A controversial plan to buy 87 low-cost apartments in an Annandale condominium complex won approval this week from the Fairfax County Board of Supervisors.
After a long, weary day at their regular Monday meeting, the supervisors approved county purchase of the apartments in Fairfax Heritage condominiums by a 6-2 vote at midnight.
There was little discussion on the proposed purchase, which had been rejected a week earlier by the county planning commission.
Board Chairman John F. Herrity and Supervisor Audrey Moore (D-Annandale), in whose district the apartments are located, strongly objected to the board overruling the planning commission.
"I don't know of any time when the board has overruled the planning commission without at least a public hearing to get both sides of the issue," Moore said referring to about 30 residents of Fairfax Heritage who came to the meeting to speak in protest of the purchase. "I think the board acted irresponsibly by its action."
The county Redevelopment and Housing Authority, the agency responsible for increasing the county's supply of low-cost housing which arranged for puchase of the apartments, had threatened to take the case to court if the supervisors upheld the planning commission decision.
The apartments would serve county residents with average incomes of $7,000 to $8,000. They would pay an average rent of about $166 a month.
"We have been pushed around a good bit," the Rev. Gerald D. Hopkins, chairman of the housing authority, said earlier. "We have changed our numbers, accommodated car opposition in the past. We did this one by the book and we're not packing down."
Hopkins was referring to several bitter controversies over previous subsidized housing proposals made by the authority during the past seven years. The most recent is Rolling Road Estates, a development of 109 subsidized townhouses in Springfield that the supervisors finally approved this week after nine months of delay and threats from the federal government to cut $3.8 million in finding if the county refused to approve its construction.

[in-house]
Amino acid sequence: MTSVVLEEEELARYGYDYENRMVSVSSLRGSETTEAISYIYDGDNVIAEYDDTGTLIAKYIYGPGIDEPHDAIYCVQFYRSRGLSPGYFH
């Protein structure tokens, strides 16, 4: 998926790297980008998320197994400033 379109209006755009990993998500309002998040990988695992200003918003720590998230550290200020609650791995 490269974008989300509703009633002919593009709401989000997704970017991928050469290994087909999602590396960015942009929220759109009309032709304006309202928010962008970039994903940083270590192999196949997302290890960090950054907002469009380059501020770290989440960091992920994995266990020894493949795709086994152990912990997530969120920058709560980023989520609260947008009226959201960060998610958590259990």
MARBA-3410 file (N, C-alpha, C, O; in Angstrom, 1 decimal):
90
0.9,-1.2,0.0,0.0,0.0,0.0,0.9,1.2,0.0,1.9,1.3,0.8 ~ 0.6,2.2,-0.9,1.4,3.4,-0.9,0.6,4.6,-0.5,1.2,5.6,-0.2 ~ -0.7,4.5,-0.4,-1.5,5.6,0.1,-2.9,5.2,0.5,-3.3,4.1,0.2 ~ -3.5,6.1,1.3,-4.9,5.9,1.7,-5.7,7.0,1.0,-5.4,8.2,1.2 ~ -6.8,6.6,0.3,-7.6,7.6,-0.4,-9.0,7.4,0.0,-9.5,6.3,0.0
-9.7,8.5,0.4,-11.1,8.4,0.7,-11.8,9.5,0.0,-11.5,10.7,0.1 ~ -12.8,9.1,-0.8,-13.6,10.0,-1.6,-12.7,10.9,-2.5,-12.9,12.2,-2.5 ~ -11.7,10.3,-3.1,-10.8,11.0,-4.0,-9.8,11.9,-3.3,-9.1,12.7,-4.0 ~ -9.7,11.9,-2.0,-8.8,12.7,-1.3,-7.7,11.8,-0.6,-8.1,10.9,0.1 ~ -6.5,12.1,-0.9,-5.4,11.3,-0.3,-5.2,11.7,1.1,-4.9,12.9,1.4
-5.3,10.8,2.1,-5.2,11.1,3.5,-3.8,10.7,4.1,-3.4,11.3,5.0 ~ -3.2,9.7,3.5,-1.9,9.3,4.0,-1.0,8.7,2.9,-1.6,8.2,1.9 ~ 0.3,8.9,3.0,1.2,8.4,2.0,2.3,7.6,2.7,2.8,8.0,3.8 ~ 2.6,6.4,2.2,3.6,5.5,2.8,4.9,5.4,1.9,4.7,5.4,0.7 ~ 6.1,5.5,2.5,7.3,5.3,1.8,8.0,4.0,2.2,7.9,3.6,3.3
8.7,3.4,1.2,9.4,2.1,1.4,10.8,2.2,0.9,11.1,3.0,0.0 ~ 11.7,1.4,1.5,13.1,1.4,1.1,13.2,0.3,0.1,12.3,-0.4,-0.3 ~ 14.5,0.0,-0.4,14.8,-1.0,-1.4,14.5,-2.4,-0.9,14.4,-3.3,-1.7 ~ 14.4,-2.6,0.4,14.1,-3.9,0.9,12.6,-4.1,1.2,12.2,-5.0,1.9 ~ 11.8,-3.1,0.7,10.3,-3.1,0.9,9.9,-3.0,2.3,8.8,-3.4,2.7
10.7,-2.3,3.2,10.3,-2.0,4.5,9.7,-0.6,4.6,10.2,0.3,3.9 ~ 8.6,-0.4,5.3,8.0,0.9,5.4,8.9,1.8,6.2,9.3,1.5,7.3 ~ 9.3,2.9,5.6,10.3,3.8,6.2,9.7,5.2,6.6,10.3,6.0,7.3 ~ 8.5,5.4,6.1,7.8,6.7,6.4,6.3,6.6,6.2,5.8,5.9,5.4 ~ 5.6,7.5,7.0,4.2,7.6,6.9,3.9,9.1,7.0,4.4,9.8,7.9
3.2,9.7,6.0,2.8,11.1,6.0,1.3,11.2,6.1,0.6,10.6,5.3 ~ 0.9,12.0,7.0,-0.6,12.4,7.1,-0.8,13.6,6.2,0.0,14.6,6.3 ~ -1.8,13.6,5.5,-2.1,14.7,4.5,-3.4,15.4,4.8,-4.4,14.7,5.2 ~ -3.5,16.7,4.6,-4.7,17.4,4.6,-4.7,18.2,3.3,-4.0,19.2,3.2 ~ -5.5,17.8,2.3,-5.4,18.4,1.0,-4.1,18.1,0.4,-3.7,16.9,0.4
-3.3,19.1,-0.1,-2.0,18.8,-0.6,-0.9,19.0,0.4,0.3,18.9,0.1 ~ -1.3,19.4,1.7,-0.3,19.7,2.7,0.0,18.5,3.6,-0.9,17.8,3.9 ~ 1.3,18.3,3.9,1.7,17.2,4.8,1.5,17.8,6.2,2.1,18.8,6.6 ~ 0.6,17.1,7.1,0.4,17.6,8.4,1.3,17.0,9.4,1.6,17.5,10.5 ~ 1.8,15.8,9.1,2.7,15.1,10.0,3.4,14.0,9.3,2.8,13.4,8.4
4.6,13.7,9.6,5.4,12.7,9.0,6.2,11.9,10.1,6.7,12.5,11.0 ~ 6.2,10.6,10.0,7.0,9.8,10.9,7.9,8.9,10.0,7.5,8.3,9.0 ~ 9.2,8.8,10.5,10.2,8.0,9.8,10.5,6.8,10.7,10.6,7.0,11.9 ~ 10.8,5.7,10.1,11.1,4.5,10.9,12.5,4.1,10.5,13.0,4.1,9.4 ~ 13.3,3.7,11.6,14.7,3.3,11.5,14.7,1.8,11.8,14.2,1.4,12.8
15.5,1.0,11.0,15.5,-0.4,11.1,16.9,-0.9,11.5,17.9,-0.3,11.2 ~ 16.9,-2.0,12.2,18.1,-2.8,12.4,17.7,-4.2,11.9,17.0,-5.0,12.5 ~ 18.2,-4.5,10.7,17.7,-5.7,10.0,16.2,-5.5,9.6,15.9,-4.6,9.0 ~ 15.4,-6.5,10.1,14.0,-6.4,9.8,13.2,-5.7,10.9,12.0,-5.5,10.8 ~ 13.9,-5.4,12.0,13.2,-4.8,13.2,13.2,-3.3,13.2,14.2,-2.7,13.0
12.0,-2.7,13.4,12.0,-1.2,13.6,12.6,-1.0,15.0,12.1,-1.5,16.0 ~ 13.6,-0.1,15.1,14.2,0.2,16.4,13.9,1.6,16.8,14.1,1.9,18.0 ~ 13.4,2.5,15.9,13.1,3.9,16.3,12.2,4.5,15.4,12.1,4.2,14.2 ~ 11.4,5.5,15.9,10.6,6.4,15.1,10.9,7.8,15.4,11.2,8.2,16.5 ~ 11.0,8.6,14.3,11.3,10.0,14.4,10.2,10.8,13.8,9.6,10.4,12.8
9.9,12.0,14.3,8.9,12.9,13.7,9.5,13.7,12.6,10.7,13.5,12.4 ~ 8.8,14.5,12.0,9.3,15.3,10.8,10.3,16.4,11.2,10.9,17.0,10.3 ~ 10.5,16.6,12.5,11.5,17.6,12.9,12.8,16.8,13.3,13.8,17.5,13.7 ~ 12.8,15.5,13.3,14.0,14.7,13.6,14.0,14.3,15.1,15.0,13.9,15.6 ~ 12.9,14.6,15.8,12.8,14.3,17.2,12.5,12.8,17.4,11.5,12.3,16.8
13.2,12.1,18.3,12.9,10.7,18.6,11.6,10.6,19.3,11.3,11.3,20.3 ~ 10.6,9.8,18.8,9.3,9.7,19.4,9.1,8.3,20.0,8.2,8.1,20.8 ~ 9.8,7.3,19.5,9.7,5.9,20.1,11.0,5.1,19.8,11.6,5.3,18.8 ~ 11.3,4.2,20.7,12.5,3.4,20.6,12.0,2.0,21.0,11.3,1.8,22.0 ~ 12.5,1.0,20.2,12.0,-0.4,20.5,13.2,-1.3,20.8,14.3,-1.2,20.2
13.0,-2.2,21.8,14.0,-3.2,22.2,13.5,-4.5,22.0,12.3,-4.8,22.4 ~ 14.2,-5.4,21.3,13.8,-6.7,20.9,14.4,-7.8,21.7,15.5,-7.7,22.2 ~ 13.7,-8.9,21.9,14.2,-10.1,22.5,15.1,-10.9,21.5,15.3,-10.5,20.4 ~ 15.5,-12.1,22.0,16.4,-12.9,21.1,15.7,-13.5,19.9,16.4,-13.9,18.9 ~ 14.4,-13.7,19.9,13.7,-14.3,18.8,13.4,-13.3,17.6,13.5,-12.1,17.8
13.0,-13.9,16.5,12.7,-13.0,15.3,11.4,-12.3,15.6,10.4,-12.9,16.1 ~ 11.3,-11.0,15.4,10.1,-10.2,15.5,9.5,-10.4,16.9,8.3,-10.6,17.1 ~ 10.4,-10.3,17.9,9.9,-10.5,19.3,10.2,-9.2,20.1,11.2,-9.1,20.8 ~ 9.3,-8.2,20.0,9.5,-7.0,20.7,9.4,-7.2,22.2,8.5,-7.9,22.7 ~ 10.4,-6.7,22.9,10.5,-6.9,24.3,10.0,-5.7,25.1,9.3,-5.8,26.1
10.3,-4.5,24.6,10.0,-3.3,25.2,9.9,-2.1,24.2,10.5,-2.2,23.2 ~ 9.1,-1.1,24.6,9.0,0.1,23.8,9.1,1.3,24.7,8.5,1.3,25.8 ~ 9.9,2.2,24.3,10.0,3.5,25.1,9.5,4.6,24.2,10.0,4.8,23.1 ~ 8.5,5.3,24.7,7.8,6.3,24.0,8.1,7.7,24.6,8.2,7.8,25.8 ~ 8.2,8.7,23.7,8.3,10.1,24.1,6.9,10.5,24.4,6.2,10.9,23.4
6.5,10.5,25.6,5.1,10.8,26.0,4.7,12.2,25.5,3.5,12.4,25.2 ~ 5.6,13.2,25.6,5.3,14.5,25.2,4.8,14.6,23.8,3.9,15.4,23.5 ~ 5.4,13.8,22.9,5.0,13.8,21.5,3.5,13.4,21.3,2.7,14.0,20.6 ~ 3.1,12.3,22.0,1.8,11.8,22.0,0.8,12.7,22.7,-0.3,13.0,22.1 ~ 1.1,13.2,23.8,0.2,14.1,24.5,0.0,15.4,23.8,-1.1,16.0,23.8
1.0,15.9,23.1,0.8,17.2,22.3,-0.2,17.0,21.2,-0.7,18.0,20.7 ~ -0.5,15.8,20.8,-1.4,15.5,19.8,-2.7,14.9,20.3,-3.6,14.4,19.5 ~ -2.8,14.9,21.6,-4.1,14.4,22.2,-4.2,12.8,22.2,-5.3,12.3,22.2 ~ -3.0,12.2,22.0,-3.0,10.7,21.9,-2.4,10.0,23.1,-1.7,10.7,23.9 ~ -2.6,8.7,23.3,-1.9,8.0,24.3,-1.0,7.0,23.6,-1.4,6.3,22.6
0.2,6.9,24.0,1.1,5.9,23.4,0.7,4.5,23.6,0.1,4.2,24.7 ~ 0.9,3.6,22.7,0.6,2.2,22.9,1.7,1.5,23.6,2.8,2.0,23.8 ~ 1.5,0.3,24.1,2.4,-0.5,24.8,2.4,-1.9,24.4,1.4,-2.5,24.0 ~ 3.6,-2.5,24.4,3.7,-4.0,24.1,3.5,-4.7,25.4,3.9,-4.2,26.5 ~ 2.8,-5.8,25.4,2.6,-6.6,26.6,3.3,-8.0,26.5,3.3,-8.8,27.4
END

Hopkins had called the planning commission's decision on the Annandale project unconstitutional. He said blocking the low-cost housing units violated the rights of 1,300 people on the county's public housing waiting list.
The planning commission had requested the housing authority to return with a "toned down" proposal to buy only 50 apartments in Fairfax Heritage, claiming that 87 apartments would create too large a concentration of low-cost units.
That decision reflected the sentiments of other residents in Fairfax Heritage. The complex is converting from rental apartments and townhouses to a condominium development of nine separate clusters containing 1,428 units on a 35-acre site on Americana Drive.
"They (housing authority officials) have left themselves open to buy 19 units in one of the sections and maybe crowd the remainder in the other two," said Frank Hammond, president of Oakwood Village Homeowners Association. "If we were guaranteed that the units would be more evenly dispersed, we couldn't have such a problem with it."
Oakwood Village residents say that under the housing authority plan, a concentration of low-cost housing in any one of the clusters could be larger than 15 percent. They claim that concentration would weaken effective management of the condominium.
The housing authority has already reserved 19 apartments in the complex. All the apartments, which the authority plans to buy for between $20,000 and $31,000, would be located among 579 apartments and townhouses in three of the nine separate clusters in Fairfax Heritage. The authority would own and manage the two - and the three-bedroom apartments.
Housing authority officials said no single cluster would contain more than 50 low-cost apartments, and that the 87 apartments account for 15 percent of the total in the three clusters.
"The board obviously thought that 87 units among some 1,400 (in the entire development) was not an overconcentration," said Supervisor James M. Scott (D-Providence), a long time supporter of subsidized housing in Fairfax. "When you look at Annandale, it has many fewer (low-cost) units than any other district in the county. If we are trying to provide housing, then we ought to be buying into condominium conversions."
Annandale has no low-cost housing managed by the housing authority, compared to 1,726 units in Centreville District, which has the largest number of units for county residents with low and moderate incomes. Eighty low-cost units are planned for Annandale however, in addition to the 87 in Fairfax Heritage.